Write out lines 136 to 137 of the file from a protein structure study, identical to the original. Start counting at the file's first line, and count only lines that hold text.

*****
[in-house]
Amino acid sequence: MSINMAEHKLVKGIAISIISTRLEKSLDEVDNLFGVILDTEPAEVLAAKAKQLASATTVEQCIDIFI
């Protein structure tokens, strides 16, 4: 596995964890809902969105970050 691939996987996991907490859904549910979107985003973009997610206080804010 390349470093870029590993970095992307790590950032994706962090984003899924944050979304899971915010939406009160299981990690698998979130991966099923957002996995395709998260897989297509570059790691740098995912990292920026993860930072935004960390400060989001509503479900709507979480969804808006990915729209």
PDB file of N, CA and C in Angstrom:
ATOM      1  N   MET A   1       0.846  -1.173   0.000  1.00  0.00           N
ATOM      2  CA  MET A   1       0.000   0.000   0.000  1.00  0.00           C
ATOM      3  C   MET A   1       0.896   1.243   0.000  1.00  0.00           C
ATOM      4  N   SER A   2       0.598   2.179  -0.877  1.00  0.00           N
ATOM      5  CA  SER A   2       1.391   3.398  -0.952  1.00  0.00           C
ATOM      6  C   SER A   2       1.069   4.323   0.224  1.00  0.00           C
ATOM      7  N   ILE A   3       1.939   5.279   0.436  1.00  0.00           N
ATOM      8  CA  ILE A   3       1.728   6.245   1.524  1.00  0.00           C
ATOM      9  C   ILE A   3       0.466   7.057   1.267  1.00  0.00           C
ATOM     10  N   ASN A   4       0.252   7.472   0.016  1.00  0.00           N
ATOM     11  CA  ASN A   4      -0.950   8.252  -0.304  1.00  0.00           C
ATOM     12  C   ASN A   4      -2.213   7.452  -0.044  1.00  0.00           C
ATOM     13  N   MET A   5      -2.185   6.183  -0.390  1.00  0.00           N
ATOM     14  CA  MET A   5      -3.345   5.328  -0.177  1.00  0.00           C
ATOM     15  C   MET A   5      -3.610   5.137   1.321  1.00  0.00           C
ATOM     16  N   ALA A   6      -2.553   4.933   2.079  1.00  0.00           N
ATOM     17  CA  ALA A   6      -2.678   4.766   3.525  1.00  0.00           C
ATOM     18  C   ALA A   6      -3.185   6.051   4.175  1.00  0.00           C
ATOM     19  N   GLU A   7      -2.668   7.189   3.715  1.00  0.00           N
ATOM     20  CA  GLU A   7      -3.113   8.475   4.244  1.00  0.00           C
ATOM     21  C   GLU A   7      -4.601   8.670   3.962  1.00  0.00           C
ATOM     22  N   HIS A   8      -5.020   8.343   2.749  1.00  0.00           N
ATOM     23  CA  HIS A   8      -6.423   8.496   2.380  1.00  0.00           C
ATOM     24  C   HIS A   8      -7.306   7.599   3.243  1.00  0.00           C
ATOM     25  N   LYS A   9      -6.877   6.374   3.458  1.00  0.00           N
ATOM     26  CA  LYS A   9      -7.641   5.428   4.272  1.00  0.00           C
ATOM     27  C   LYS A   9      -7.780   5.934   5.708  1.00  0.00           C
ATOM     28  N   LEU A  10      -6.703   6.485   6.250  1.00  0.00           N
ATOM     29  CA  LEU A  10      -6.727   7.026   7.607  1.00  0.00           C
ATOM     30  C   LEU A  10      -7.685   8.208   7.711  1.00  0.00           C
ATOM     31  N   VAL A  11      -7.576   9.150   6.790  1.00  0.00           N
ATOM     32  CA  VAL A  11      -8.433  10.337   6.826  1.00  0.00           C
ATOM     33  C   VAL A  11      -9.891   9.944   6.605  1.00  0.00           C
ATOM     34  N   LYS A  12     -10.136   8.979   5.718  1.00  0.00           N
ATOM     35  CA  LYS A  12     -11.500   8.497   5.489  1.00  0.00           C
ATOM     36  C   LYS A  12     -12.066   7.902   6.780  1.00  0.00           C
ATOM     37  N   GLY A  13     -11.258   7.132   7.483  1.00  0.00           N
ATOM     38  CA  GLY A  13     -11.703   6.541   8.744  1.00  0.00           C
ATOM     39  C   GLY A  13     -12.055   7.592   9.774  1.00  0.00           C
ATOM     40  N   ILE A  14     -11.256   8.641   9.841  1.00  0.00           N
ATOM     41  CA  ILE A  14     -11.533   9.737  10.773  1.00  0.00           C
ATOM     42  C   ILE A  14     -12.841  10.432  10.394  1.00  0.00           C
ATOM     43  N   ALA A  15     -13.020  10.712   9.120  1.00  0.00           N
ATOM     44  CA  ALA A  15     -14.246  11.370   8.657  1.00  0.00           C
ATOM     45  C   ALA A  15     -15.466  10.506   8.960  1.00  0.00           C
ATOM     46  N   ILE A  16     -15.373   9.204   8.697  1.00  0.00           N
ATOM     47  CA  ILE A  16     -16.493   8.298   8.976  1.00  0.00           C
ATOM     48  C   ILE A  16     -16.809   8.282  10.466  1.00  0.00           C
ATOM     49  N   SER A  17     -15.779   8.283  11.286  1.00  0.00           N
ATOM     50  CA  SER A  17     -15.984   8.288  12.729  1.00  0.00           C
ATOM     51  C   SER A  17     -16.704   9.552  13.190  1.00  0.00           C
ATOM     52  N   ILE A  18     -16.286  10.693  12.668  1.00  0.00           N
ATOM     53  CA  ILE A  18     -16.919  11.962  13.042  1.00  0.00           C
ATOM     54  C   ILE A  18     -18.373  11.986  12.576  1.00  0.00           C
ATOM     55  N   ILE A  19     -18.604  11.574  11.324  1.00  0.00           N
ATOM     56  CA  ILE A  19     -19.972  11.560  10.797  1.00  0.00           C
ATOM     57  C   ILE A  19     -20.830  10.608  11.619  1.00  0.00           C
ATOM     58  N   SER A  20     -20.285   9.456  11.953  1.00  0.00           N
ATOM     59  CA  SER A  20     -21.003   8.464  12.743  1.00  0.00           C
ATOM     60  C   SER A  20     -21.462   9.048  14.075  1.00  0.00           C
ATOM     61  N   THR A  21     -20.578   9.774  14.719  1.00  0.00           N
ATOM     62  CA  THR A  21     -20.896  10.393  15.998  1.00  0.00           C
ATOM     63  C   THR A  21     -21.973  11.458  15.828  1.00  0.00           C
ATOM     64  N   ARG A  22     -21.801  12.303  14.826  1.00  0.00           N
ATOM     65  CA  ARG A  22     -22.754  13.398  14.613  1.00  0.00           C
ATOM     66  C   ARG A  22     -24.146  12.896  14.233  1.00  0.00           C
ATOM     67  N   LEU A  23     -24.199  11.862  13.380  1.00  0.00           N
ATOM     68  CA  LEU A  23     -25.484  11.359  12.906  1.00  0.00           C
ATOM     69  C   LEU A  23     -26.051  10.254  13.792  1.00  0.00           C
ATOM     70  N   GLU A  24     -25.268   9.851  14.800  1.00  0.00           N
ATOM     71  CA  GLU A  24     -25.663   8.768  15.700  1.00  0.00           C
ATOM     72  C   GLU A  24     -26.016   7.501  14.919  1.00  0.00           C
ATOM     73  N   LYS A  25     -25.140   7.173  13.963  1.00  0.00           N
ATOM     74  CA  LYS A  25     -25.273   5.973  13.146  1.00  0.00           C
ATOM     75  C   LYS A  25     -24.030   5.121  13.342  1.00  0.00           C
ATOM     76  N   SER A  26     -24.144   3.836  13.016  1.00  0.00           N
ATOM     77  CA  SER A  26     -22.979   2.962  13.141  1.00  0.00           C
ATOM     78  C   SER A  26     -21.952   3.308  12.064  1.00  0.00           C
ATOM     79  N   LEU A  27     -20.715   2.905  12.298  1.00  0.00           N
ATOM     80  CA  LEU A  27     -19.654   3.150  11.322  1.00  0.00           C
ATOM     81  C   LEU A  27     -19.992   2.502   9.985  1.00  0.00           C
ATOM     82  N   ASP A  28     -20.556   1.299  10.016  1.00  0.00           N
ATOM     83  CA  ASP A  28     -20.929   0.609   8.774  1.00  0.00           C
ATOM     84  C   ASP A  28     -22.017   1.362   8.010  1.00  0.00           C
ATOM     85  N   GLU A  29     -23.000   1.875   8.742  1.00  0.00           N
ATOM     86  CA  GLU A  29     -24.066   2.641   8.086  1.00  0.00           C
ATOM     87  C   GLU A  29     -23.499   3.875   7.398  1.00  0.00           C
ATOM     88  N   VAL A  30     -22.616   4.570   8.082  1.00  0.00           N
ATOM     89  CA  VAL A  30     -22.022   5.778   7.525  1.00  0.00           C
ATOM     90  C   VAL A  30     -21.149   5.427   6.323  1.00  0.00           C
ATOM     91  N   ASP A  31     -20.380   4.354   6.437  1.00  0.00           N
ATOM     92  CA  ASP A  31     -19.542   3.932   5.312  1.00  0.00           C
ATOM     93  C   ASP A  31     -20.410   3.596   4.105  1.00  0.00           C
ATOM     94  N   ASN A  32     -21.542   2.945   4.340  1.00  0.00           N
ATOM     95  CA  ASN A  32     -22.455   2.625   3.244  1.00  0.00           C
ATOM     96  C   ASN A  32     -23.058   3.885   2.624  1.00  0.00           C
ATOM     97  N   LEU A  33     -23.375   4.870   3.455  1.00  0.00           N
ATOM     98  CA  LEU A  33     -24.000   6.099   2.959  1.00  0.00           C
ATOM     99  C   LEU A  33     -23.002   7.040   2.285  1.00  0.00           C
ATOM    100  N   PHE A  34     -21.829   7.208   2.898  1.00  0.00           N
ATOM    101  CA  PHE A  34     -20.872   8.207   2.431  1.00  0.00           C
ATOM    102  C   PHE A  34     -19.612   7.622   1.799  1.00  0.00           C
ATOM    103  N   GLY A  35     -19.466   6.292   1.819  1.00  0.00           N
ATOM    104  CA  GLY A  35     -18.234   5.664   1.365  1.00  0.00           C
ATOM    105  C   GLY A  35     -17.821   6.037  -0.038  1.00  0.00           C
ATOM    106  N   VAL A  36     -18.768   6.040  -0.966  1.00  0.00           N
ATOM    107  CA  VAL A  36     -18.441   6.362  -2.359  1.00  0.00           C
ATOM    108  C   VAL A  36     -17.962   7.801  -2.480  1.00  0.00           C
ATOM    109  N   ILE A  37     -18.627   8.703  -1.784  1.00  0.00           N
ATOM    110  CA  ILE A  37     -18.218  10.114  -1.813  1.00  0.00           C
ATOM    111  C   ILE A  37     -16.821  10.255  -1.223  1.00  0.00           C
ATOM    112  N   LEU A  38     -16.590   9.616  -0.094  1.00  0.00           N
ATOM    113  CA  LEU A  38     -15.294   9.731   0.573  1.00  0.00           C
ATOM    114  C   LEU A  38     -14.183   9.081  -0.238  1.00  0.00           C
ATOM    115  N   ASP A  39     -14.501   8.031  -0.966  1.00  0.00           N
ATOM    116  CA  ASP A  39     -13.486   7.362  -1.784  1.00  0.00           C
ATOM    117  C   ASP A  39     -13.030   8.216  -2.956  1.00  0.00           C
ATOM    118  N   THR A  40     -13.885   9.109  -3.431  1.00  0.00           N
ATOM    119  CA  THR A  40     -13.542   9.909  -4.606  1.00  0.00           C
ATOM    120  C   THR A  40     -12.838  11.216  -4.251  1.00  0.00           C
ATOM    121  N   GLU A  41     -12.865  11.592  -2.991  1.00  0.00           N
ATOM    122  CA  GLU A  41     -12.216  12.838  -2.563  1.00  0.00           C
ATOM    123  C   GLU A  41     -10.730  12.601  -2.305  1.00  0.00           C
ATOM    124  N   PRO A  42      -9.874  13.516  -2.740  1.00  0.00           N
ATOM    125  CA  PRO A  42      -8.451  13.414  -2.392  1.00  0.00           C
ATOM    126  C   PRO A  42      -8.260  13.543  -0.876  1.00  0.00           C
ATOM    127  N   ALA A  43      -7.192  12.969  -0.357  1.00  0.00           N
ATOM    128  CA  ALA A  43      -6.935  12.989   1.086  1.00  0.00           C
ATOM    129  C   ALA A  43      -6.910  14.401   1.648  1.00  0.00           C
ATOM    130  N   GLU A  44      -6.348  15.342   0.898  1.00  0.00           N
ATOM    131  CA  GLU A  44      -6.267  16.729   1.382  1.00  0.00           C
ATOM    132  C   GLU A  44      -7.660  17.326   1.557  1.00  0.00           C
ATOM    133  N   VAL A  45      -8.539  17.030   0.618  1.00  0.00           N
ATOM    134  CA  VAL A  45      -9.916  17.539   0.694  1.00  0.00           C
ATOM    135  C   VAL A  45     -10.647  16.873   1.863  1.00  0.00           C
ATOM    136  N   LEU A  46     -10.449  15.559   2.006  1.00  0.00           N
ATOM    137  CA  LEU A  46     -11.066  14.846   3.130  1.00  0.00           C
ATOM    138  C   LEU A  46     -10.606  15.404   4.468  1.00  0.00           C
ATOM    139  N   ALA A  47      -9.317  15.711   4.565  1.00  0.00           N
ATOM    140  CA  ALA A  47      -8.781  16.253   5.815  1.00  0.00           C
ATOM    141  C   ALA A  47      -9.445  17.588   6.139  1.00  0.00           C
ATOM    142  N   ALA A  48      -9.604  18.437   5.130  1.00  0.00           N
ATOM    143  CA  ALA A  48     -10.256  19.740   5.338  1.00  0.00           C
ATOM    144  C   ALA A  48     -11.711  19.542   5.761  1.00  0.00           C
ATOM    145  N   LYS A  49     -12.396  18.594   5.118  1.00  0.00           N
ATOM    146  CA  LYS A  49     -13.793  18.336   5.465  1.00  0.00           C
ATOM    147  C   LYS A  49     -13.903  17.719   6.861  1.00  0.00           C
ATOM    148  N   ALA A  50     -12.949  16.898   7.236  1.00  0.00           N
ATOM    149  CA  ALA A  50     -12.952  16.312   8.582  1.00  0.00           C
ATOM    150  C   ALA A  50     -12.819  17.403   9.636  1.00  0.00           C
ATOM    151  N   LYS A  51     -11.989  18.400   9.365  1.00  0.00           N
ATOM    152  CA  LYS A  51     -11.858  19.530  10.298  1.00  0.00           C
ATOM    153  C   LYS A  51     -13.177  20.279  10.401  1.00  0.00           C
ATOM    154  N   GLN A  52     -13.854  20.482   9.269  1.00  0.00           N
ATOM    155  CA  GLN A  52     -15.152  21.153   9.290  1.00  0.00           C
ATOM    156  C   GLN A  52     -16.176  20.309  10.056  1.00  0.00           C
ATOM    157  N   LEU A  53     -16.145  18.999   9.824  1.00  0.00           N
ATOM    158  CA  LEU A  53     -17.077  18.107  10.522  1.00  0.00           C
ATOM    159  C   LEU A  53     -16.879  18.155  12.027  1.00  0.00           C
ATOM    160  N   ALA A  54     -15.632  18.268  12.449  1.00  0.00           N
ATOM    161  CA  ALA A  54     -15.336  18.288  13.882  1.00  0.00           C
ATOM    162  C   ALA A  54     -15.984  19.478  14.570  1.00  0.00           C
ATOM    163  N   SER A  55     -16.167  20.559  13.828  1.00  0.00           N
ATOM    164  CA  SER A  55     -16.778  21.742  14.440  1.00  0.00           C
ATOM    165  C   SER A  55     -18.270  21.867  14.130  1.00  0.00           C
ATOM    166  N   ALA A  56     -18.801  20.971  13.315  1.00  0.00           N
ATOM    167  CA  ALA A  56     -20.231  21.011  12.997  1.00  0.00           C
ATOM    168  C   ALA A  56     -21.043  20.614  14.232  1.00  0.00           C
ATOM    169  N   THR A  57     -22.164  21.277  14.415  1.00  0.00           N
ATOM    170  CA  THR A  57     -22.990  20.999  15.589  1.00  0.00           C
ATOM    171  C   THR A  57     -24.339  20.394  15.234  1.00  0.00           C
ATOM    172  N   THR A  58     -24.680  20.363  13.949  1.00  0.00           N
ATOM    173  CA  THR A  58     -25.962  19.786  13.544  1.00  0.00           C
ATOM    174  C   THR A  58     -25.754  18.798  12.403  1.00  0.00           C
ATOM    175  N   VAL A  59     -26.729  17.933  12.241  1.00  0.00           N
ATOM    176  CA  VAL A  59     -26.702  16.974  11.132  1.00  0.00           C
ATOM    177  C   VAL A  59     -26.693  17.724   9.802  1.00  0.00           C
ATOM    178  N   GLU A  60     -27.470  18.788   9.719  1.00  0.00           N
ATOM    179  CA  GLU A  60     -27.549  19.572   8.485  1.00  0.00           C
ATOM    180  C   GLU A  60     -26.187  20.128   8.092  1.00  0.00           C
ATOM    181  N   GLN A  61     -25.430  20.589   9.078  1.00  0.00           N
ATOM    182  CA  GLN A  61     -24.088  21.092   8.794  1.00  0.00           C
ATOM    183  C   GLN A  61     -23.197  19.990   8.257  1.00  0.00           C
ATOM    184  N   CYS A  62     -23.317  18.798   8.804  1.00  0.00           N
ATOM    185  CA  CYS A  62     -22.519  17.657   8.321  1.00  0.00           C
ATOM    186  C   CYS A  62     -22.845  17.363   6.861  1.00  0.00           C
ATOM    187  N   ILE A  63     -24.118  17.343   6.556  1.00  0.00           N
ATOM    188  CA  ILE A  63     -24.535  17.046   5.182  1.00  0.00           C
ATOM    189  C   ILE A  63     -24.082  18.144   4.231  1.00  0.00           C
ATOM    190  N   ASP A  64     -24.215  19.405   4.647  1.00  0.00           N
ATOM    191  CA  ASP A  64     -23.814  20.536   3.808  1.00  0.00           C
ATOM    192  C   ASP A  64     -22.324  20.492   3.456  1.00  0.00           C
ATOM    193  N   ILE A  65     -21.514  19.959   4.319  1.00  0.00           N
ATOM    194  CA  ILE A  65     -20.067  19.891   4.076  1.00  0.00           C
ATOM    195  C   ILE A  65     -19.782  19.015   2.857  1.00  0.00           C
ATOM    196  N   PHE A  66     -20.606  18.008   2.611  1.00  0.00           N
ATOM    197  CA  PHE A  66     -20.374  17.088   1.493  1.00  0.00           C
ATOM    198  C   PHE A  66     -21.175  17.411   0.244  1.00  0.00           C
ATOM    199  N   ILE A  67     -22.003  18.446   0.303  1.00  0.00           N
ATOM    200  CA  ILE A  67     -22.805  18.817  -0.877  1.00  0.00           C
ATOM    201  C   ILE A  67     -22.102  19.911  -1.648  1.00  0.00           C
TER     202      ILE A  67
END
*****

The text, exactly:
ATOM    132  C   GLU A  44      -7.660  17.326   1.557  1.00  0.00           C
ATOM    133  N   VAL A  45      -8.539  17.030   0.618  1.00  0.00           N